Tom Butler | Absentees

Charlie Smith London, 336 Old Street, 2nd Floor, London

When:Event passed!
It was on
Fri 22nd Nov 2013 to
Sat 21st Dec 2013

See more
Where:Charlie Smith London, 336 Old Street, 2nd Floor, London EC1V 9DR
Map:Map & Nearby
Times:11:00 - 18:00
Picture of Tom Butler | Absentees

About the event



Private View
Thursday November 21st 6.30-8.30pm
Sponsored by Jeremiah Weed Kentucky Style Cider Brew

Exhibition Dates
Friday November 22nd – Saturday December 21st 2013

Gallery Hours
Wednesday–Saturday 11am–6pm or by appointment

CHARLIE SMITH london is delighted to present Tom Butler with his first one person exhibition at the gallery, following extremely successful debuts at Volta Basel and THE FUTURE CAN WAIT where he was placed in world class private collections.

Butler is most recognised for his ongoing series of painted calling cards. Used widely from the mid-19th century after the invention of albumen prints by Louis Désiré Blanquart-Evrard, the cabinet card remains a familiar visual object. Butler relentlessly collects these cards and works over the surface in immaculately rendered gouache. His unique and technically consummate approach makes him a leading proponent in this genre.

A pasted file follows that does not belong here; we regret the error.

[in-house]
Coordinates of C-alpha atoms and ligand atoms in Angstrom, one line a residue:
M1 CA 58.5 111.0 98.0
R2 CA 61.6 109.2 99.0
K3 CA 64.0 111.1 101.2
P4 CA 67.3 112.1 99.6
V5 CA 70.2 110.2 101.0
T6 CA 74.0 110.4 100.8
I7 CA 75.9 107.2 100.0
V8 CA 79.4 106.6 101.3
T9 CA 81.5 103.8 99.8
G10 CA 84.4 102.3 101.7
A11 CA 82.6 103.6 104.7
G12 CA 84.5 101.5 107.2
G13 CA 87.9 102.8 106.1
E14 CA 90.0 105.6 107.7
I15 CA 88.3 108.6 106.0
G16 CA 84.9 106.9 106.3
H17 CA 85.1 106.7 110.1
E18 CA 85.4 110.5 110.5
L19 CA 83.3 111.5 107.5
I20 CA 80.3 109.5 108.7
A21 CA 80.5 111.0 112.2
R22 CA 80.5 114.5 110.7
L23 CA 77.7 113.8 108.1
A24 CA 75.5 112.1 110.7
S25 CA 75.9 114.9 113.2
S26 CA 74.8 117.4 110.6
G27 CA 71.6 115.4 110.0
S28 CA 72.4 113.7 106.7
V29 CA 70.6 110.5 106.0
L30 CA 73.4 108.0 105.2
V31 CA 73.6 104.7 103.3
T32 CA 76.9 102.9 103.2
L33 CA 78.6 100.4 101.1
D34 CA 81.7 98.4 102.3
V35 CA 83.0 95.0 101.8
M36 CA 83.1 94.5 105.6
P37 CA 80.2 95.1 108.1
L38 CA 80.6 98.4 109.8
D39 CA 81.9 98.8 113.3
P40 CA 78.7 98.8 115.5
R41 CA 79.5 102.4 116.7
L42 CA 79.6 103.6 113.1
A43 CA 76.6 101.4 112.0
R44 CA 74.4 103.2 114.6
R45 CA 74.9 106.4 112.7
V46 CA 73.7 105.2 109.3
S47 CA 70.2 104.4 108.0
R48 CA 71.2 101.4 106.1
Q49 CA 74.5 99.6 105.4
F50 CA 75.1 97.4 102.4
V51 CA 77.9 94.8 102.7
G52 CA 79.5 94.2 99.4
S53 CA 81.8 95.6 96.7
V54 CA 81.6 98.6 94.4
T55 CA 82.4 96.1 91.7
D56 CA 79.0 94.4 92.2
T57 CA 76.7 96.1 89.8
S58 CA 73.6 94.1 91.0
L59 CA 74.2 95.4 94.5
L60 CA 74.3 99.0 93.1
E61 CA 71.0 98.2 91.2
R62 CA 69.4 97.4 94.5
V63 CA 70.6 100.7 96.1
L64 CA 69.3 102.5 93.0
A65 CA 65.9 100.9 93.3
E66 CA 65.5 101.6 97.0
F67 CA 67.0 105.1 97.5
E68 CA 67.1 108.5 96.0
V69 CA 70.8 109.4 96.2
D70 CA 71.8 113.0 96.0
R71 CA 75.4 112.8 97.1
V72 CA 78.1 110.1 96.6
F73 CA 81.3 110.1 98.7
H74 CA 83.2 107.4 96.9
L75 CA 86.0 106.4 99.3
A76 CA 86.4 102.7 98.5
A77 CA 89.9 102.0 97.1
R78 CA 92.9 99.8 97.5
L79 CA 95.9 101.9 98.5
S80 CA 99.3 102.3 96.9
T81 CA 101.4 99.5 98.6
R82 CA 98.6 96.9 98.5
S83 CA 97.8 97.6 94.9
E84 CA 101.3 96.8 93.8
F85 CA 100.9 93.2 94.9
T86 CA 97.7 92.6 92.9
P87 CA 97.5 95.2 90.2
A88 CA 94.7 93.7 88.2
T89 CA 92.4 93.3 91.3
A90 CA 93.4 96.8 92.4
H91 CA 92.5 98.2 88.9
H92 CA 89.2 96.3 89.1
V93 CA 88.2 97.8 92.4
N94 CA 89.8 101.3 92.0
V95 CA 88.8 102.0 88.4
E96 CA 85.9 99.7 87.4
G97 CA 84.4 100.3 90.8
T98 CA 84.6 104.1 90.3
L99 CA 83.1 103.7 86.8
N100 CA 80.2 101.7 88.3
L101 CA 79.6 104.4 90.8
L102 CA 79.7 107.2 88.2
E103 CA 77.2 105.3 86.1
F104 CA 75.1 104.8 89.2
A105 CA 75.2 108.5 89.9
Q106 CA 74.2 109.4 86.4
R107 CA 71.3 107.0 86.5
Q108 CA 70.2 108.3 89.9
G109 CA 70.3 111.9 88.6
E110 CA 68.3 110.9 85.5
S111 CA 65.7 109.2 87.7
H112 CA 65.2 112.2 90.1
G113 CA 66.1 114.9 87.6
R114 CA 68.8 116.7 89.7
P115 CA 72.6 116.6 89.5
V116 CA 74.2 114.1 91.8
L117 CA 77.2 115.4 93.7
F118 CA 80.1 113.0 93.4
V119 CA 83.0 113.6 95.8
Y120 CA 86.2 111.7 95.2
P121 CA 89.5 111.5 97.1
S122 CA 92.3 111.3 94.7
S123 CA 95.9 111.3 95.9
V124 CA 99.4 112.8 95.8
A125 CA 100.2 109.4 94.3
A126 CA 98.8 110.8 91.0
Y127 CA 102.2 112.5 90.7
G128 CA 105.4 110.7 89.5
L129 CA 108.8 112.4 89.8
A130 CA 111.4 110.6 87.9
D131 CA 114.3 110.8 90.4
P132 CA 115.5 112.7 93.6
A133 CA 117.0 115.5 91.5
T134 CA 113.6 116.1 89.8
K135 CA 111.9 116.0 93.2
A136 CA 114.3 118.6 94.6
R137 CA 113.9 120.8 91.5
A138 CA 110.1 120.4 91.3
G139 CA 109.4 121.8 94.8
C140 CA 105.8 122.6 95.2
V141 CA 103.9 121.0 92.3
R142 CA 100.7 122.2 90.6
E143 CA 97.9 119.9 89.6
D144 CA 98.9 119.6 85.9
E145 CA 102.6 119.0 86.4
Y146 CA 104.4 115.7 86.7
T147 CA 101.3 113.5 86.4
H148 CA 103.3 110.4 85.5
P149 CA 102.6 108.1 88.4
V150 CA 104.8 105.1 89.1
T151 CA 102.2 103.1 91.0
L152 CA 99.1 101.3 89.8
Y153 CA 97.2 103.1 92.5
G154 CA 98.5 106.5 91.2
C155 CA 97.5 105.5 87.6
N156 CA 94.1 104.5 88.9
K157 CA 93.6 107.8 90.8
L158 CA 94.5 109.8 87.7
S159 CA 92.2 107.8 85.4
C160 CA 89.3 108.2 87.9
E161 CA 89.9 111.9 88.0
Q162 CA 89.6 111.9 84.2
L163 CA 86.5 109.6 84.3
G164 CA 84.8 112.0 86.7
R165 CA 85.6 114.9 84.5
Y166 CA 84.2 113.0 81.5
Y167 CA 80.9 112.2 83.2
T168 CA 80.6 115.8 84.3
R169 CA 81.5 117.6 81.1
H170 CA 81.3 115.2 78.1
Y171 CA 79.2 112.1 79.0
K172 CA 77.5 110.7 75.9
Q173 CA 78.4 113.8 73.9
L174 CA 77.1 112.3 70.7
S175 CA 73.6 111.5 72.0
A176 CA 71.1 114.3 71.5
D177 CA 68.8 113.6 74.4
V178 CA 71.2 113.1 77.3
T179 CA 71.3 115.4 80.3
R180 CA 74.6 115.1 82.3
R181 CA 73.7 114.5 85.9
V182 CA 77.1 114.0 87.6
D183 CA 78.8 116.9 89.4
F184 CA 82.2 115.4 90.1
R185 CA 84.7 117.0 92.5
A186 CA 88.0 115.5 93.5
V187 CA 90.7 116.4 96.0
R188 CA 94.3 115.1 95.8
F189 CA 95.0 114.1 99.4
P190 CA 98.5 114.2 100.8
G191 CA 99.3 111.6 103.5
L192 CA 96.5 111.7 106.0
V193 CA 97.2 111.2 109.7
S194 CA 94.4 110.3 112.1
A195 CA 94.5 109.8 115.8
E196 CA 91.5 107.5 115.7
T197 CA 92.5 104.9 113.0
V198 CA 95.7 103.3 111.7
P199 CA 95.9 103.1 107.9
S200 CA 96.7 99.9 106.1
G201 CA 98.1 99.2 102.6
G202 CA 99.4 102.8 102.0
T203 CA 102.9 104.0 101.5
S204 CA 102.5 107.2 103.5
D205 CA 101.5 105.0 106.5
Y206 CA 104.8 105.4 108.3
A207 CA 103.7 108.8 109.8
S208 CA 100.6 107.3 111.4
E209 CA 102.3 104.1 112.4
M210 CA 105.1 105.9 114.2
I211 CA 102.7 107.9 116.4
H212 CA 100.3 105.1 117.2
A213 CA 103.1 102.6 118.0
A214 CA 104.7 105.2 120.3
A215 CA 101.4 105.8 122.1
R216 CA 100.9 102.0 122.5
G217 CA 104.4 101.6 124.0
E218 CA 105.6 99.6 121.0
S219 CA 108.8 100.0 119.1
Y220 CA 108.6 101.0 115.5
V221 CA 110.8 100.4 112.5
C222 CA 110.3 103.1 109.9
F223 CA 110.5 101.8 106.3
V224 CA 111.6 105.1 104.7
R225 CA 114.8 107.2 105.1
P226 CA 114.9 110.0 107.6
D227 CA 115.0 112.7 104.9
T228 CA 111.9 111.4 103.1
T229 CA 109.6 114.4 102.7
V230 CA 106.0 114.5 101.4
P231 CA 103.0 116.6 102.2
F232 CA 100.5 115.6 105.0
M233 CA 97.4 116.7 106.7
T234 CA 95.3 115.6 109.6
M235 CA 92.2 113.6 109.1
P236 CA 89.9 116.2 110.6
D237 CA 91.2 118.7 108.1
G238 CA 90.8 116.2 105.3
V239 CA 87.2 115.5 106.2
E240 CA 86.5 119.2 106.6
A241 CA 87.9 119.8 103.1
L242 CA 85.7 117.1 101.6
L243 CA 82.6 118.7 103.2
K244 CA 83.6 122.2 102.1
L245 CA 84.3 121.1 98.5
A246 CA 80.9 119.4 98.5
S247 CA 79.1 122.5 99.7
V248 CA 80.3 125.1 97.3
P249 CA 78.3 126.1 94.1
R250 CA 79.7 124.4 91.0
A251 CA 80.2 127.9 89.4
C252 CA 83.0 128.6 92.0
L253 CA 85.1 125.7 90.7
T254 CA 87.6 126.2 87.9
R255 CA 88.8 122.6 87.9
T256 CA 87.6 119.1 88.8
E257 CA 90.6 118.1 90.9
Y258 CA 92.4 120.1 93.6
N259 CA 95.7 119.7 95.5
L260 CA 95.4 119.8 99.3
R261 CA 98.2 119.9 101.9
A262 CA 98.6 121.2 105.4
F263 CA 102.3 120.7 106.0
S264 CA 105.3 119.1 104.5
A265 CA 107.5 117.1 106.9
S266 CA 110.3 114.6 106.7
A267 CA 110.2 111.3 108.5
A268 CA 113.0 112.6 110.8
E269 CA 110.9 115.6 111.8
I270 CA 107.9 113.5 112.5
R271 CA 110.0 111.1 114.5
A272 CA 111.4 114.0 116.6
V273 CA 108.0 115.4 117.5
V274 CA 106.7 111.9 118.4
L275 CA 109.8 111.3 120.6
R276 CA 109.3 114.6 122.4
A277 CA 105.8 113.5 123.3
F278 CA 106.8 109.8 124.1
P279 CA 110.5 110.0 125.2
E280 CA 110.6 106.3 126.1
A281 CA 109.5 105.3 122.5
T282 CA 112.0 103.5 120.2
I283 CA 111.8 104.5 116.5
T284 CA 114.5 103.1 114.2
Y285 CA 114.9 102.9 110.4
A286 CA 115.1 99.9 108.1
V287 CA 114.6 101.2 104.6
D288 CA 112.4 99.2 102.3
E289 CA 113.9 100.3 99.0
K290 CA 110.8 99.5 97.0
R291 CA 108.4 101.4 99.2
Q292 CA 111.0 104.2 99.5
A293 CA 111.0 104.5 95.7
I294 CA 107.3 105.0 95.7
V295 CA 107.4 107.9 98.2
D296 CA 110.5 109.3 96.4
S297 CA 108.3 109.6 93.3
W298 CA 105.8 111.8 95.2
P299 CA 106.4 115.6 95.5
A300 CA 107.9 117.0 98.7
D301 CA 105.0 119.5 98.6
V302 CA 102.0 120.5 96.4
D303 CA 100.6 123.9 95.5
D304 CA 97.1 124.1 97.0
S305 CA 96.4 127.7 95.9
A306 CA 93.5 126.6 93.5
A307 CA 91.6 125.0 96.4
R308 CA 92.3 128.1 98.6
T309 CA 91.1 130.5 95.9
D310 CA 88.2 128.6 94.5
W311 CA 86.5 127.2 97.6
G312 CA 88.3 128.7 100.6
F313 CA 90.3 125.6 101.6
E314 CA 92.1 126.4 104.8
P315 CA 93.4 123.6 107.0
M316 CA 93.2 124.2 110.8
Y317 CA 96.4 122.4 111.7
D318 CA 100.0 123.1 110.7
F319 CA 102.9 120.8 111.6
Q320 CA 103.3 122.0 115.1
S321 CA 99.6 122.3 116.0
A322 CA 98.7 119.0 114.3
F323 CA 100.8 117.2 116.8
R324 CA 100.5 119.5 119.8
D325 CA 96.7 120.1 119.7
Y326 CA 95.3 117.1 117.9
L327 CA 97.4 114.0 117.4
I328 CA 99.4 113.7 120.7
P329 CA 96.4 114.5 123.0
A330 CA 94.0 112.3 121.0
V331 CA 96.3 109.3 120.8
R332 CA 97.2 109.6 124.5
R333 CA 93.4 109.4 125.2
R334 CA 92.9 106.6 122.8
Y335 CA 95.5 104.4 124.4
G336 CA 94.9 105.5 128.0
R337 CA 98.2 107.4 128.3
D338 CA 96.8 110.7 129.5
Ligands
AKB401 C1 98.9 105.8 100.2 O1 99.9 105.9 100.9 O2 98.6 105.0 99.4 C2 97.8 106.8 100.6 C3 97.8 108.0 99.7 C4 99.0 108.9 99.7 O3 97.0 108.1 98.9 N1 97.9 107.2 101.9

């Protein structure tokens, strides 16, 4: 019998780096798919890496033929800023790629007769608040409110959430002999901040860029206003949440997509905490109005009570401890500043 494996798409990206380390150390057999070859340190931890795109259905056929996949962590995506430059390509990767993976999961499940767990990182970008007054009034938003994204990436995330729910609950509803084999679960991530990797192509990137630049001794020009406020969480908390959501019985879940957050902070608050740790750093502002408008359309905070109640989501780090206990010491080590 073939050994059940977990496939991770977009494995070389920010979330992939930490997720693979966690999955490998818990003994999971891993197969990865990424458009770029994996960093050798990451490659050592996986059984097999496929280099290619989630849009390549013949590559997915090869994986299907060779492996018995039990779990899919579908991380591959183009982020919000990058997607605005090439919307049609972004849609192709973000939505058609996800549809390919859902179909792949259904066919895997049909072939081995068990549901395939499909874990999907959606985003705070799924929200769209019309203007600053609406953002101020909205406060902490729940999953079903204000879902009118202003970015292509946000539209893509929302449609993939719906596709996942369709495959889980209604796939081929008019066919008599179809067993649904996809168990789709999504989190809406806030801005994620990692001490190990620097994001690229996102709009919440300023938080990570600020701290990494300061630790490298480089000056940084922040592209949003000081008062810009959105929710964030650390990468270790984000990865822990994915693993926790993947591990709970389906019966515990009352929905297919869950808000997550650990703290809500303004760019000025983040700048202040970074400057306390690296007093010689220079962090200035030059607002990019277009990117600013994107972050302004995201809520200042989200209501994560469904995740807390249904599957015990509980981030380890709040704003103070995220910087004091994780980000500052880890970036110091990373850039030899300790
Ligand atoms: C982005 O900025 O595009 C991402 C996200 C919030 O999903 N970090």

Balanced delicately between beauty and the grotesque, Butler works seamlessly over the faces of the sitters, where they become overtaken by hair; feathered or mottled surfaces; and more recently bandages or geometric patterns. Occasionally features of the subject remain unpainted, asserting the presence of the subject from beneath some parasitic growth that appears to emanate from within. There are clear allusions to a visualisation of the unconscious where the monstrous becomes apparent. Contemporaneous to the use of cabinet cards were the psychoanalytical theories of Freud and the high point of public interest in freak shows, and Butler recalls these areas of interest simultaneously.

Butler uses the same technique with etchings and postcards. The compositions of these appropriated images are more complex, which encourages the artist to express a macabre sense of humour, revealing a satirical approach towards art historical, religious and domestic scenarios. Throughout, anonymity is forced upon the subjects where the artist denies their identity with the assertion of his own imagination.

Official Link:

User Reviews

AIL on Social Media

Facebook logo Twitter logo Google G+ logo Instagram logo

What's New?